Interleukin (IL) 35 belongs to the IL-12 family. IL-35 has been shown in studies to be an essential anti-inflammatory cytokine that inhibits effector T-cell function. The goal of this study was to look at serum IL-35 levels in systemic sclerosis (SSc) patients and see whether there was a link between them and clinical findings. In a single centre during a 5-month period, we performed a cross-sectional analysis on 70 SSc patients and 29 healthy volunteers. The modified Rodnan skin score was used to assess the extent of skin fibrosis. Medsger disease severity ratings were used to measure disease severity. A commercial enzyme-linked immunosorbent test (ELISA) kit was used to detect serum IL-35. The researchers looked at the connection between IL-35 levels and clinical and laboratory markers. Mann-Whitney U test was used to compare parameters between groups. Spearman correlation coefficient was used to assess for correlation. Serum IL-35 levels in SSc patients were considerably greater than in healthy controls. There was no link seen between serum IL-35 levels and organ involvement. Serum IL-35 levels correlated negatively with Medsger disease severity score, modified Rodnan skin score, and C-reactive protein. There was no link discovered between IL-35 and illness duration or erythrocyte sedimentation rate.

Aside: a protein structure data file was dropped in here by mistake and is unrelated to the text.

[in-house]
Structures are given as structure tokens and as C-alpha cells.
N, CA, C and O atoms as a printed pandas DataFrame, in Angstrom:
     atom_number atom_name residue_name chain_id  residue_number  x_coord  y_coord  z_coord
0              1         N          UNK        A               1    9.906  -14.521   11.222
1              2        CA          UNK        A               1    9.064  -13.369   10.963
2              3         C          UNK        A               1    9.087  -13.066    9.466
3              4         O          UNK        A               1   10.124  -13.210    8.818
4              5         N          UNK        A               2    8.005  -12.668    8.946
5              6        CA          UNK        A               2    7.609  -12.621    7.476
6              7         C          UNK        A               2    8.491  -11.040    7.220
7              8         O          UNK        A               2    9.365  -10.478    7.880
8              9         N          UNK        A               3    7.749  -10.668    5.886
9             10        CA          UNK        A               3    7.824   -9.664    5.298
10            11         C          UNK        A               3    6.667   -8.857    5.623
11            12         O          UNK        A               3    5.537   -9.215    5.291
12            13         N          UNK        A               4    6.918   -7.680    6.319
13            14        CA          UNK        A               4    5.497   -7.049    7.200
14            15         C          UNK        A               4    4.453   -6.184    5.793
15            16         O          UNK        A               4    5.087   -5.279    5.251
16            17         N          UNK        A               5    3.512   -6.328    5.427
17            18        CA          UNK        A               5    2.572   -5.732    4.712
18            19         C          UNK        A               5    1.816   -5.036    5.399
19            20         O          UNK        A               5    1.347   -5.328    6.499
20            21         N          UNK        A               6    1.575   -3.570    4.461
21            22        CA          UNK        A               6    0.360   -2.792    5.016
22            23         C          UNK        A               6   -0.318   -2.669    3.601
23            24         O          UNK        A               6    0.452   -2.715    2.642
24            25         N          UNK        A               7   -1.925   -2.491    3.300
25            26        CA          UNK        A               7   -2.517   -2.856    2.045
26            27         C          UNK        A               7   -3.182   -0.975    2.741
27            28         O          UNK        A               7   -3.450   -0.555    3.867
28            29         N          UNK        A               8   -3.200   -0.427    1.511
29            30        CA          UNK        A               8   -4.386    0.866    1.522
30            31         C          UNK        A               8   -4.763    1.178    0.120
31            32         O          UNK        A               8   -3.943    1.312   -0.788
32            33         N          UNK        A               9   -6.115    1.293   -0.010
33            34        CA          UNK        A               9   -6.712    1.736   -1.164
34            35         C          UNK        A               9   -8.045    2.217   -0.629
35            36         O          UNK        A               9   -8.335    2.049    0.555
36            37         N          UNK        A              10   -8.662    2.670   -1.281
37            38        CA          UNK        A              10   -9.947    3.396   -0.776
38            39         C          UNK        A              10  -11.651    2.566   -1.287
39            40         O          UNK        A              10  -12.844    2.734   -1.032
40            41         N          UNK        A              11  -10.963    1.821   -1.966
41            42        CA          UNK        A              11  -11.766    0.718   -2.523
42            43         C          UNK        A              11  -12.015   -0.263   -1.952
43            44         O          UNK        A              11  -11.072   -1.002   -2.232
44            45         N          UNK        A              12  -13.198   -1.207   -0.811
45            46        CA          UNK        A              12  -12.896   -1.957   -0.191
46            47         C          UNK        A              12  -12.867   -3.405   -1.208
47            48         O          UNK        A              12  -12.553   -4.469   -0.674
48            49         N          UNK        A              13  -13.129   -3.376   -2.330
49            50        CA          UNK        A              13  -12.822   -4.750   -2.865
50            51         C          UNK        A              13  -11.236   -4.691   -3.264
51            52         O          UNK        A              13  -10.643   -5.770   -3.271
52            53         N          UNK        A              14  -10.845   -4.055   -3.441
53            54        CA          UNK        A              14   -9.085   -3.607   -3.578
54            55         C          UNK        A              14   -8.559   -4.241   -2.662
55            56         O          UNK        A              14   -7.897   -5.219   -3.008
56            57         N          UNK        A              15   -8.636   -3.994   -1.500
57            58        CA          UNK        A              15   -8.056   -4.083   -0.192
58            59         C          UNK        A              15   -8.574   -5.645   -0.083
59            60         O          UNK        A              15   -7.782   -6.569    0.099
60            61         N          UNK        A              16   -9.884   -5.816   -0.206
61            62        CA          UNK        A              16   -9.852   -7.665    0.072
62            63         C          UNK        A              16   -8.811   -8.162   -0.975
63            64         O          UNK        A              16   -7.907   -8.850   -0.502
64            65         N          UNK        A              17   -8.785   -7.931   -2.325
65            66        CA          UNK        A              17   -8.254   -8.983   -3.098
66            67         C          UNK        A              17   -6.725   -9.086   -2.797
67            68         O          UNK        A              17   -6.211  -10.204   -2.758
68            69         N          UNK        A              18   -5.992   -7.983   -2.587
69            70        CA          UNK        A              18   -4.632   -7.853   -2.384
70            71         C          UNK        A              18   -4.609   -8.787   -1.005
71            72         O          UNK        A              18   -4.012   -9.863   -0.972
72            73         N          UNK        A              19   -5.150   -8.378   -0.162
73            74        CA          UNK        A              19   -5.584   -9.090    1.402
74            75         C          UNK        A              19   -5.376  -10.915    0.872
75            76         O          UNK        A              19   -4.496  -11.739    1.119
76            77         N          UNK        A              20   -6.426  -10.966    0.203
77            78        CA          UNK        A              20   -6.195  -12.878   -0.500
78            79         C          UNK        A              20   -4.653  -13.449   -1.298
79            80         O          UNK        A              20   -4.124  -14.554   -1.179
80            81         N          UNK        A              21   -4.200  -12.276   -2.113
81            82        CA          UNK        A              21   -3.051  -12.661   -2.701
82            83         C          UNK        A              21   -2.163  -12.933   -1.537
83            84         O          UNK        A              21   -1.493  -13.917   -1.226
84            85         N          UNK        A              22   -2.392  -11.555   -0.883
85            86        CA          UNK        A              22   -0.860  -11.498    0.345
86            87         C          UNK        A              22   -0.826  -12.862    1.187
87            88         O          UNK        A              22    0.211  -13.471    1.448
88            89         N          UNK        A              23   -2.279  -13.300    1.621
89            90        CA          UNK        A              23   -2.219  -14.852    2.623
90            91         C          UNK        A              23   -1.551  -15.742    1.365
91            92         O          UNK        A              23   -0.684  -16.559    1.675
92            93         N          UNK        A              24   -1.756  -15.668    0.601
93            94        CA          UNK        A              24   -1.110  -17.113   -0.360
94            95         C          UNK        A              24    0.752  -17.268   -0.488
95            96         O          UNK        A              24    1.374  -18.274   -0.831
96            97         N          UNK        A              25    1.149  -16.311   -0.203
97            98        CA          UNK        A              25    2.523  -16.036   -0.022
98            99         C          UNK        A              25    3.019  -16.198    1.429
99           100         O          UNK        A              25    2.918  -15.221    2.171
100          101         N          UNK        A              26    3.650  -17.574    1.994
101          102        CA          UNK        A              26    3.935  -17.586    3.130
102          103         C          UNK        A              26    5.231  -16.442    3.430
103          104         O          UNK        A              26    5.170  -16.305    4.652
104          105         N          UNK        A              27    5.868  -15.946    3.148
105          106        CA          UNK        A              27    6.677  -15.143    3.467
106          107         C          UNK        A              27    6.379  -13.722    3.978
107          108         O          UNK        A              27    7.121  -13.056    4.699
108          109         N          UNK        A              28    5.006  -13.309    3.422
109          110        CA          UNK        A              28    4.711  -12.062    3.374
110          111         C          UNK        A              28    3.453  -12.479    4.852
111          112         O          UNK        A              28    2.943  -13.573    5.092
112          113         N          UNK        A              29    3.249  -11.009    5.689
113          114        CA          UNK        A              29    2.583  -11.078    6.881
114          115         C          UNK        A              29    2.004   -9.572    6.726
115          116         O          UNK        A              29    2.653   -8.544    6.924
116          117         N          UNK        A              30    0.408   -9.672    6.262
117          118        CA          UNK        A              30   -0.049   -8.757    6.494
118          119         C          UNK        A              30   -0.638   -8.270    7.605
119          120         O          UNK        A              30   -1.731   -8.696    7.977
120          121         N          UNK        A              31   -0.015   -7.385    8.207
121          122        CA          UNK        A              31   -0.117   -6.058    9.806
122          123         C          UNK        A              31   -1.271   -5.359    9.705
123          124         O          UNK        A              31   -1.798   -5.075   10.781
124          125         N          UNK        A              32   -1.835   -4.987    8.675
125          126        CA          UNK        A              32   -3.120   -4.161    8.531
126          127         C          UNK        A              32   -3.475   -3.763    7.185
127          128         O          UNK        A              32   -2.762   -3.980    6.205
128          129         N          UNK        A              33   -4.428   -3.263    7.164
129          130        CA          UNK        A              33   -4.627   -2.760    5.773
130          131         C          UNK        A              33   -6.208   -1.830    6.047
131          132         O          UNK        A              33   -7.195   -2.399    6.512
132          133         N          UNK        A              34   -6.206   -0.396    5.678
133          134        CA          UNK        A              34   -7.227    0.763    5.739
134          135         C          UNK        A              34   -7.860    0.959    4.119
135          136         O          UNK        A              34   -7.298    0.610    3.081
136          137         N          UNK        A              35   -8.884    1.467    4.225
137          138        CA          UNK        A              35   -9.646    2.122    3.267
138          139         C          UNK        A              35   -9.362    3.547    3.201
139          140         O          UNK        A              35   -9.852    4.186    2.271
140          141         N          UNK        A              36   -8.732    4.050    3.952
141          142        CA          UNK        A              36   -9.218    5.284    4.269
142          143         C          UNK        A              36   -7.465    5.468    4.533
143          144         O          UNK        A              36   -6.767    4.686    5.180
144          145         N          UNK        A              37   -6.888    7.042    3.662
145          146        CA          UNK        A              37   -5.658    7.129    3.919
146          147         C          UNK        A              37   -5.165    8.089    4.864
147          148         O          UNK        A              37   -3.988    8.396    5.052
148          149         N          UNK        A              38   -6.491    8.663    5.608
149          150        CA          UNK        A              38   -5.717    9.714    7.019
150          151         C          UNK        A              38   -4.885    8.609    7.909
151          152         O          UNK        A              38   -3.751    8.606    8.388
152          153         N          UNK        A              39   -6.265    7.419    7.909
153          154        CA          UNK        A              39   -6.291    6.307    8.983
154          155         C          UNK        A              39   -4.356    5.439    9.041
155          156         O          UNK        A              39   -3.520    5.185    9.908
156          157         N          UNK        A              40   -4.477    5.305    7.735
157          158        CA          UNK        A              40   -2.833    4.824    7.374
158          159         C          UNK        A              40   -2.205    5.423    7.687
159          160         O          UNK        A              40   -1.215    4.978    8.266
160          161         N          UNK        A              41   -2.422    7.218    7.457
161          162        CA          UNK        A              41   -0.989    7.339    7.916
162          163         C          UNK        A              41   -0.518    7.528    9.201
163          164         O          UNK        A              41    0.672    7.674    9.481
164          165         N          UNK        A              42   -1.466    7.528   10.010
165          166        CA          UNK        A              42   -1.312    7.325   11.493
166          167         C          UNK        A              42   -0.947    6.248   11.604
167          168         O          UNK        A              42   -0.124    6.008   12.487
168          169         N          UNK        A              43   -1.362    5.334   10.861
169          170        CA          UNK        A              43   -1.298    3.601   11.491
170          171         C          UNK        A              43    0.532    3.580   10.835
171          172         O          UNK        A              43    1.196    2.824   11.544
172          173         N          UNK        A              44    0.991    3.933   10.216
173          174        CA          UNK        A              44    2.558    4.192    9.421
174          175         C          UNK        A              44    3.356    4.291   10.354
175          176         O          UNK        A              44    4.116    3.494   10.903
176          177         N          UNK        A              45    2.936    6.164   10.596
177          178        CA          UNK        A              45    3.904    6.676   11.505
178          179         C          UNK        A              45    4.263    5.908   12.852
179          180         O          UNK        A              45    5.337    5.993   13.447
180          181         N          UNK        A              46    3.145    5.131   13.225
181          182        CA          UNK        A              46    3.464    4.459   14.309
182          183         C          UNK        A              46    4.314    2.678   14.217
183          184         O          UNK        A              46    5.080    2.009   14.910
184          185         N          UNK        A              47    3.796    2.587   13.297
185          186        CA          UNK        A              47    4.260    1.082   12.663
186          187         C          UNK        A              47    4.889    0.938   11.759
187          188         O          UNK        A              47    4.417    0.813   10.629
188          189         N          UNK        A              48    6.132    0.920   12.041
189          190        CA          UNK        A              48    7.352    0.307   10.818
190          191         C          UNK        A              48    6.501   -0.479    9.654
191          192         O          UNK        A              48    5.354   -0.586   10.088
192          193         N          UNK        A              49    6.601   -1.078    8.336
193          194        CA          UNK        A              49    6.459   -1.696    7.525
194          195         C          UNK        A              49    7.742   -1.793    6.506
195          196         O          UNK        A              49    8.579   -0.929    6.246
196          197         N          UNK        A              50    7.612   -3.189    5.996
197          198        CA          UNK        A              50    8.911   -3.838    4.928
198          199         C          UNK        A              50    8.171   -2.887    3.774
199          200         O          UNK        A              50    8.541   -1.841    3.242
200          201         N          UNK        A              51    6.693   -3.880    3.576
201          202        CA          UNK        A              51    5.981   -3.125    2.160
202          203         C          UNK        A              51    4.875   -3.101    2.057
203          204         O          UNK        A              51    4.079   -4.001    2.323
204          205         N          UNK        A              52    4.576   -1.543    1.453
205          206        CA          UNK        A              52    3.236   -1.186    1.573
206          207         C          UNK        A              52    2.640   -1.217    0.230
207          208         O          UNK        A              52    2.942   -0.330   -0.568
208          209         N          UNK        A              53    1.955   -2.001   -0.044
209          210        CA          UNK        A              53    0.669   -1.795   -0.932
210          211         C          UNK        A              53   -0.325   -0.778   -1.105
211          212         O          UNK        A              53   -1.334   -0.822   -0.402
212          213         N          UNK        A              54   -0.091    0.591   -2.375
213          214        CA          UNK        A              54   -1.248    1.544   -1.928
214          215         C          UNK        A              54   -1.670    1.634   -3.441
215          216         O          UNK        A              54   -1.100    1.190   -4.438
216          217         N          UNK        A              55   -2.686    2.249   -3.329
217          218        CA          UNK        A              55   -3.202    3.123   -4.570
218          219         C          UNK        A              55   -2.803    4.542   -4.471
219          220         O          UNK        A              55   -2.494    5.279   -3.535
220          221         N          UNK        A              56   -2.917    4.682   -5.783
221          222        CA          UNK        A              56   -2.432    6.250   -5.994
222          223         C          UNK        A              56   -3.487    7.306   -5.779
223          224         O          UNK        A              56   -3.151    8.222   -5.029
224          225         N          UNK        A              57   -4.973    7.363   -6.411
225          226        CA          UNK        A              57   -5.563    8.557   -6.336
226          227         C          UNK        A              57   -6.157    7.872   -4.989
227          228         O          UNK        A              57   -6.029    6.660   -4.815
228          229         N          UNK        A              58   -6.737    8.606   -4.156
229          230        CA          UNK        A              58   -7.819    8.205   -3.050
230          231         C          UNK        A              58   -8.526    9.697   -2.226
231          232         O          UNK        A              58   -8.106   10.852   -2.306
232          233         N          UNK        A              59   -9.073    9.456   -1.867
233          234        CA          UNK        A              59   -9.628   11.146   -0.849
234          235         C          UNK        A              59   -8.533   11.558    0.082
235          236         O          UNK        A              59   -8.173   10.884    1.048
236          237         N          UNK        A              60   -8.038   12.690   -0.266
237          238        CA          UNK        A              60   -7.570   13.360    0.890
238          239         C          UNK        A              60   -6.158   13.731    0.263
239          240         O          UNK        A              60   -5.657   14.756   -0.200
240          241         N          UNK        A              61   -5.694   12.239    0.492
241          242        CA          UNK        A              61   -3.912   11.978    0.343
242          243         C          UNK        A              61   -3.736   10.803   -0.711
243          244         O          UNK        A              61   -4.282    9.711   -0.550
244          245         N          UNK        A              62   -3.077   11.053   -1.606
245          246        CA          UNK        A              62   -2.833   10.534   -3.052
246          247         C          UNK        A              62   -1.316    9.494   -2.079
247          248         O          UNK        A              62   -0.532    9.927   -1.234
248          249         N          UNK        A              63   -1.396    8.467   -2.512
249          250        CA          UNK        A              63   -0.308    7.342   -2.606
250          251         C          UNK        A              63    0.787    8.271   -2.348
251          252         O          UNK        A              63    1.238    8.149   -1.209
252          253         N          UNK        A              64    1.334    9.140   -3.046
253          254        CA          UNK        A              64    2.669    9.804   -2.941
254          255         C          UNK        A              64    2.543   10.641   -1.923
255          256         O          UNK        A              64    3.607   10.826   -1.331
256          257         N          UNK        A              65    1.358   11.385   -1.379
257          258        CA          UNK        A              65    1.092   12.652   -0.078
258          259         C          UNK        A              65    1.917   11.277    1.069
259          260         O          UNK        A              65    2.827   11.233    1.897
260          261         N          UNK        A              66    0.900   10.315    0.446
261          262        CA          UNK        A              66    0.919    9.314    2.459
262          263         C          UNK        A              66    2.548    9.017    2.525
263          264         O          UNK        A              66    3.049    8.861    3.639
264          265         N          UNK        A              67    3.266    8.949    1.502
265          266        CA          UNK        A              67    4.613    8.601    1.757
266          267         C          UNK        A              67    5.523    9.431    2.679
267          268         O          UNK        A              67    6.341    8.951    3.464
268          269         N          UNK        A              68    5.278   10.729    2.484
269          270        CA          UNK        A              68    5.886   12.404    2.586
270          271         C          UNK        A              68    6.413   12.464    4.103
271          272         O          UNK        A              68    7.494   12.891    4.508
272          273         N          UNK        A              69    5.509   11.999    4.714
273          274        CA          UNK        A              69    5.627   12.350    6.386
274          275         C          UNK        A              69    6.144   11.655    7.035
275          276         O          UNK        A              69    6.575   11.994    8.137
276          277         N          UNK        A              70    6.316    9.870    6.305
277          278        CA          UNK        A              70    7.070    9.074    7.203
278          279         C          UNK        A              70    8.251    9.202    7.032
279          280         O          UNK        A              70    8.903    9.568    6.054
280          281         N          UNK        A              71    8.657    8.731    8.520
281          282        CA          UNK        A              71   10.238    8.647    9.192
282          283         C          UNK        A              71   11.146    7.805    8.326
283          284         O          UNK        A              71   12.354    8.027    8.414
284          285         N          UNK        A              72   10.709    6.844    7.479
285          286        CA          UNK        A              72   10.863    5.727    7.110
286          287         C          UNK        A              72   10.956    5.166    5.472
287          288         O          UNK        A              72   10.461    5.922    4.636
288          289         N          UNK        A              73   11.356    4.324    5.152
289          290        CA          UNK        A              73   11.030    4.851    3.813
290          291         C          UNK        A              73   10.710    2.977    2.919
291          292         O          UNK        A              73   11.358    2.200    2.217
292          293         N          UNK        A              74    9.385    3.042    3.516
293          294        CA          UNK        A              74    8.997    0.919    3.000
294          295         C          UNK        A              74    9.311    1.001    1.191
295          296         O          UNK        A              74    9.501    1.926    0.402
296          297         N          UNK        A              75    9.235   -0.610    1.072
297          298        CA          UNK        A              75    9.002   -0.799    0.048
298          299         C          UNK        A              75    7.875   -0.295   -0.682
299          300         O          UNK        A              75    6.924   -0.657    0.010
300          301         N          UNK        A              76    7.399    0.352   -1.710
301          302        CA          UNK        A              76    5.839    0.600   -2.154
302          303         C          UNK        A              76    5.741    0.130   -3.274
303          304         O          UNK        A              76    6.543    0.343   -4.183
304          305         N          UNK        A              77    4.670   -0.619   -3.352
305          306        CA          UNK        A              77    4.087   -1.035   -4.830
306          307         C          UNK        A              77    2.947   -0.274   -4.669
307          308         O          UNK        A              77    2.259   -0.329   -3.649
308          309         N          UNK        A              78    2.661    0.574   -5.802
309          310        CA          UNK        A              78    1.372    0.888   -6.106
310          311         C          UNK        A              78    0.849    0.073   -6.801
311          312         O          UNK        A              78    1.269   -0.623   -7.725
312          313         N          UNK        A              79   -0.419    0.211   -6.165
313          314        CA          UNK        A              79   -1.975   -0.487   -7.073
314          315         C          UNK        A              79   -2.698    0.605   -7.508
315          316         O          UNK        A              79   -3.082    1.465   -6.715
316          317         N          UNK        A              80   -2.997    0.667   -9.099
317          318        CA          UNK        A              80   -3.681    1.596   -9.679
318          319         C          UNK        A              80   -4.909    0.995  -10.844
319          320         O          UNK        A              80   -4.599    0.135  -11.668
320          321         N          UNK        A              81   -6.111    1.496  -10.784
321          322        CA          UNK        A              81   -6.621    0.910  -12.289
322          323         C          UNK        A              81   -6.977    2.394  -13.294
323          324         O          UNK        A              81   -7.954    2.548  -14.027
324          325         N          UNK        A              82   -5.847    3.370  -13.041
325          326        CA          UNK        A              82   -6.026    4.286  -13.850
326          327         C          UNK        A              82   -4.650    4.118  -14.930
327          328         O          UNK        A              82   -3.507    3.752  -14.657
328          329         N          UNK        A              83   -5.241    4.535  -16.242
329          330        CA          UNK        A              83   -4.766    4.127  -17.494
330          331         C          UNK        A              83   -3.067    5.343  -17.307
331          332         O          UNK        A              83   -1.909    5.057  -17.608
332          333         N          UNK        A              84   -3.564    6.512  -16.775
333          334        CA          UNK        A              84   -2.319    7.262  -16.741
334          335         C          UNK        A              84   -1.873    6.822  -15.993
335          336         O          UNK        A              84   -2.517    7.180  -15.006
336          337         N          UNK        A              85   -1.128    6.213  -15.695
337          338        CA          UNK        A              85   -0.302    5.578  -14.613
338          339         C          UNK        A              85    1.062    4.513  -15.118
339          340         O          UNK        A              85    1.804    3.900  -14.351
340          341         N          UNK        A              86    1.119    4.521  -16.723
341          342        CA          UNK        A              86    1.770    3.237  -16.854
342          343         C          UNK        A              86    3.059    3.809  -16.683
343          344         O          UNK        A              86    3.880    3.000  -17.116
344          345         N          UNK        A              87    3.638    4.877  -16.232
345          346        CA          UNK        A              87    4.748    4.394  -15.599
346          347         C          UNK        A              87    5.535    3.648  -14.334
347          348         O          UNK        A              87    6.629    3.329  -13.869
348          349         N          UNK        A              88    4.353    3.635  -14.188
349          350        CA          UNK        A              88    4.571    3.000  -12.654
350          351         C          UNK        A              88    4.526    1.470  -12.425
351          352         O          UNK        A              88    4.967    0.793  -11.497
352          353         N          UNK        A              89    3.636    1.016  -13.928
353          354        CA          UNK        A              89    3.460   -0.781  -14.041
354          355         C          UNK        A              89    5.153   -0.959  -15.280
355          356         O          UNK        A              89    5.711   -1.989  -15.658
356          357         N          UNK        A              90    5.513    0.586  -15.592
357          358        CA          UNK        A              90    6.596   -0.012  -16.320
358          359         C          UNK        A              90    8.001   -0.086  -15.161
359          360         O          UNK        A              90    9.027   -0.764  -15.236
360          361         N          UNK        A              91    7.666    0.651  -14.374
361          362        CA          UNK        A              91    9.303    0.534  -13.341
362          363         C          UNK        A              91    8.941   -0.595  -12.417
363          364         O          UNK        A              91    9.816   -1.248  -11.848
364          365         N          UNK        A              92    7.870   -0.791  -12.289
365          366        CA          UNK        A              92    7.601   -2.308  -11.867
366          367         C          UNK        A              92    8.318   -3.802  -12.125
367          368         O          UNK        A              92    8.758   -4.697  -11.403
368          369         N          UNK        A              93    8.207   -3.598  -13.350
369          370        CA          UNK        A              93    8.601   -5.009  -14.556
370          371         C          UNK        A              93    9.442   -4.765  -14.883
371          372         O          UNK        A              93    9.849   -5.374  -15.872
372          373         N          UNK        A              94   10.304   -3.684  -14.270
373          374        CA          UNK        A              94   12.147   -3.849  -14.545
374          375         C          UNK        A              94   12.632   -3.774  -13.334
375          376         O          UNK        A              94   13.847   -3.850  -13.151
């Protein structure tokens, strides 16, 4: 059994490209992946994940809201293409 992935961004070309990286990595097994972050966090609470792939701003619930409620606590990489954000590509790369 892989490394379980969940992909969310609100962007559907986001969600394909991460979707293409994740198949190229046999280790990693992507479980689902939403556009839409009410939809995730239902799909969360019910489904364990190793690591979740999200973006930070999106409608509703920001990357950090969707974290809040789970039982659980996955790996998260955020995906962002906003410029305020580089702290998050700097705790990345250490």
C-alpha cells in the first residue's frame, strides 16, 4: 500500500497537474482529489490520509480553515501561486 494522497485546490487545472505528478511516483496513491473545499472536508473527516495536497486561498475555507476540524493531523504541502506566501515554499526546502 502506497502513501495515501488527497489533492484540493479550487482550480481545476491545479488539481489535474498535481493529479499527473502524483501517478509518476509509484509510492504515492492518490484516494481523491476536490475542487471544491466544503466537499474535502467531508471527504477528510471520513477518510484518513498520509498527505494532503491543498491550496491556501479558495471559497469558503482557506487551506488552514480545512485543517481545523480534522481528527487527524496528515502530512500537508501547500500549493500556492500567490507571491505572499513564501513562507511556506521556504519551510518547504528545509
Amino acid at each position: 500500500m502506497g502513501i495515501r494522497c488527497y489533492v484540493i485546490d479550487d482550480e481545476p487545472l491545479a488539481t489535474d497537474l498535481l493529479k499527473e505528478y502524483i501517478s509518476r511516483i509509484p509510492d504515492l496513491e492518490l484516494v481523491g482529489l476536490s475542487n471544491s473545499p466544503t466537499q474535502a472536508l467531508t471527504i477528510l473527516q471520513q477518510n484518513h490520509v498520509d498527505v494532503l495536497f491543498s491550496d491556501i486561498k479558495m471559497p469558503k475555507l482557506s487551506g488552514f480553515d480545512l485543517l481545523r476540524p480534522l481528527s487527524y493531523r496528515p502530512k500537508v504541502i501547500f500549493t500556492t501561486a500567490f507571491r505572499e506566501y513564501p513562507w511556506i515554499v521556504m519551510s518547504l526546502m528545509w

In contrast to prior research, our study found that IL-35 levels were greater in SSc patients, and it was the first to indicate that IL-35 levels did not rise in SSc patients with pulmonary fibrosis.

Reference:https://journals.lww.com/jclinrheum/Abstract/2020/04000/Serum_Interleukin_35_Levels_in_Systemic_Sclerosis.1.aspx